Leonard Cohen is our leading poet of love, wisdom, and sorrow – and according to the lyrics of Nirvana’s “Pennyroyal Tea,” the guiding spirit in Kurt Cobain’s afterworld. We sat down with the singer-songwriter on the occasion of his 13th studio album, Popular Problems, in a formal dining room at the Canadian consulate in Los Angeles (he primarily lives in L.A. and mostly recorded the album in his home studio, but he hails from Montreal). He discussed producer Patrick Leonard (“It was an unusually fraternal collaboration”), his fedora (“I’ve got about 20 of these”) and the aging process (“My high jump is definitely degraded”). Cohen turns 80 on Sunday, and Popular Problems will be released two days after that.
When you finish something like this record, are you proud of it?
It’s the done-ness of it that I really like. It nourishes me. Some guys don’t know how to open a door.
What are the pros and cons of working at home?
I don’t know if there are any cons. It’s very nice to go into your backyard and climb up into your studio. We had some good mics there, and both Pat and I had our keyboards, so we were able to flesh out these songs.
Patrick said that part of the process of working together was stripping out any excesses or fripperies.
Yes, both in the music and in the lyric. We were both, I think, quite compassionately savage about our vision. Pat, because he has such an abundance of musical ideas, he’ll sometimes overproduce. But he’s quite aware of that. So sometimes we’ll just say we don’t need a chorus here, we don’t need horns here, you know, we need to break it down here. And same with the lyric: If something’s obscure or just on the wrong side of accessible, then Pat will mention that and I’ll happily redirect.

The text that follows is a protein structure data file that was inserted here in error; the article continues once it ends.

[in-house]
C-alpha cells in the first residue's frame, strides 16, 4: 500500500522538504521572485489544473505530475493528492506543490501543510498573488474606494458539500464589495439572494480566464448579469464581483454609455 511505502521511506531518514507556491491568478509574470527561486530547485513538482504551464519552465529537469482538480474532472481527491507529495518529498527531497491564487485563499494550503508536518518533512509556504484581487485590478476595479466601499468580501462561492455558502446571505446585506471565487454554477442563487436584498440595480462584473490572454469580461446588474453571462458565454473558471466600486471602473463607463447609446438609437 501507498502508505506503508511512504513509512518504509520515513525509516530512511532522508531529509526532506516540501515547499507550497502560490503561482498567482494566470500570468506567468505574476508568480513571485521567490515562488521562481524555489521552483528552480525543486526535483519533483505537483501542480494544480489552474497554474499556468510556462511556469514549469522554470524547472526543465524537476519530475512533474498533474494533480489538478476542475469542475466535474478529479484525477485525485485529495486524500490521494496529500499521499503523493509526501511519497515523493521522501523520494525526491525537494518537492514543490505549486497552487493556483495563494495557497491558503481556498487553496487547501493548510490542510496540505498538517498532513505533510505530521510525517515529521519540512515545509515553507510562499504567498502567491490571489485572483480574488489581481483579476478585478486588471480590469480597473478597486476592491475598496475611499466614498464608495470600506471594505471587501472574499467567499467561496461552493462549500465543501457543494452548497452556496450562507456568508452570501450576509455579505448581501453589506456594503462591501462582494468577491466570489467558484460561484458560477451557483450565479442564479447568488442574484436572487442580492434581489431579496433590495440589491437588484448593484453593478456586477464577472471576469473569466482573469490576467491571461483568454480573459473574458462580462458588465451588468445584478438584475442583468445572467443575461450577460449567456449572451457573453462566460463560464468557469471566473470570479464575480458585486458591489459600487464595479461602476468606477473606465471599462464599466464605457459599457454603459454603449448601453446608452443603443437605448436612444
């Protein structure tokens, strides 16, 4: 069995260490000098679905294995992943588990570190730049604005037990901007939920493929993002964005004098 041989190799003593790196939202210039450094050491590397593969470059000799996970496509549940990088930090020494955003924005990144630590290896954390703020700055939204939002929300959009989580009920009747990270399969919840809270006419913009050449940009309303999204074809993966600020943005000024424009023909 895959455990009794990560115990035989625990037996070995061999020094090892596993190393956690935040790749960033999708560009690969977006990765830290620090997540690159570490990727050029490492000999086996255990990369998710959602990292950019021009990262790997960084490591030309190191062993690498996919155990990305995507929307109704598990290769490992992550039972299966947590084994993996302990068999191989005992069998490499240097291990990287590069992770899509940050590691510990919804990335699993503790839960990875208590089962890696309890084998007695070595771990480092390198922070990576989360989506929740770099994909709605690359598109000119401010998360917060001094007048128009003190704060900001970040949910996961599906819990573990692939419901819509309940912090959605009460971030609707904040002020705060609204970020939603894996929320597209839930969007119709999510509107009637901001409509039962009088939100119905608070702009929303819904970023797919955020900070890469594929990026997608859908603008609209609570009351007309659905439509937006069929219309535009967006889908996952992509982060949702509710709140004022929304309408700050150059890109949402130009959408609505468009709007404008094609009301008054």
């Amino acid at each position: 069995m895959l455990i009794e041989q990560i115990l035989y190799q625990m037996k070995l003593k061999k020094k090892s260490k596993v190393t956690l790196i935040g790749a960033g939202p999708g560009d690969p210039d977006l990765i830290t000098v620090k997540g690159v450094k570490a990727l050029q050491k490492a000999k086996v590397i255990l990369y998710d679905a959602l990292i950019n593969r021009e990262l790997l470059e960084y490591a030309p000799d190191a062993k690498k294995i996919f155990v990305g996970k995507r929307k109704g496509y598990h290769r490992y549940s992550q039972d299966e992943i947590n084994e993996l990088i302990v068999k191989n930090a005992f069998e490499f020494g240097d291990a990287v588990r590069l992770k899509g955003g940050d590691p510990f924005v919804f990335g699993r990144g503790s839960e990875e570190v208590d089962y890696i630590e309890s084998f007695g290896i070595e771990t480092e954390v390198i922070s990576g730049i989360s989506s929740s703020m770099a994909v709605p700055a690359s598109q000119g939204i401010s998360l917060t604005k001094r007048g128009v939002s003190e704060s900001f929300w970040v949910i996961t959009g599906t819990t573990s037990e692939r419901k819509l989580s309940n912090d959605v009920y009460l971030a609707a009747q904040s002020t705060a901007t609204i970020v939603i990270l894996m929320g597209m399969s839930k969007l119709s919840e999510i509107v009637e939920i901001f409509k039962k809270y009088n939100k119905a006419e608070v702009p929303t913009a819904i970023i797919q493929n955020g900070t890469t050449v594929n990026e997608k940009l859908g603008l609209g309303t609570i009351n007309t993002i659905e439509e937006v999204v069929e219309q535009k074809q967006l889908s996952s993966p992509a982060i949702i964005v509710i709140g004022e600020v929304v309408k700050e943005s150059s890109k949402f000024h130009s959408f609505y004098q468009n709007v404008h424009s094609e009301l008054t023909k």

How do you know when a song’s working?
You can pretty well tell. We play it for select people, like my daughter – there’s a few people who aren’t afraid to tell you that it isn’t working. We had another song on the album, which was called “Happens to the Heart,” which will be on the next album. It’s a very good lyric, a very good tune, but we didn’t nail it. So we didn’t put each other on about it – not for more than a week or two. “You know, this song really doesn’t make it.” “Thank God you said that, Pat, because I can’t stand it.”
Has your approach to making music changed over the decades?
I never had an approach. I was always like a bear in a honey tree, just trying to get something without getting stung to death.
Is financial necessity good or bad for art?
I think it levels the ground. I never had huge amounts of money when I was young. I had huge amounts of fame, and I always had the sense of labor and recompense. I always said I don’t want to work for pay, but I want to get paid for my song. Financial necessity of course arose in a very acute manner a few years ago. [His then-manager stole over $5 million from his retirement account.] I thought I had a little bread, enough to get by. I found I didn’t – for which I’m very grateful because it spurred a lot of activity.
I was curious about a lyric on “Nevermind,” “There’s truth that lives and there’s truth that dies.”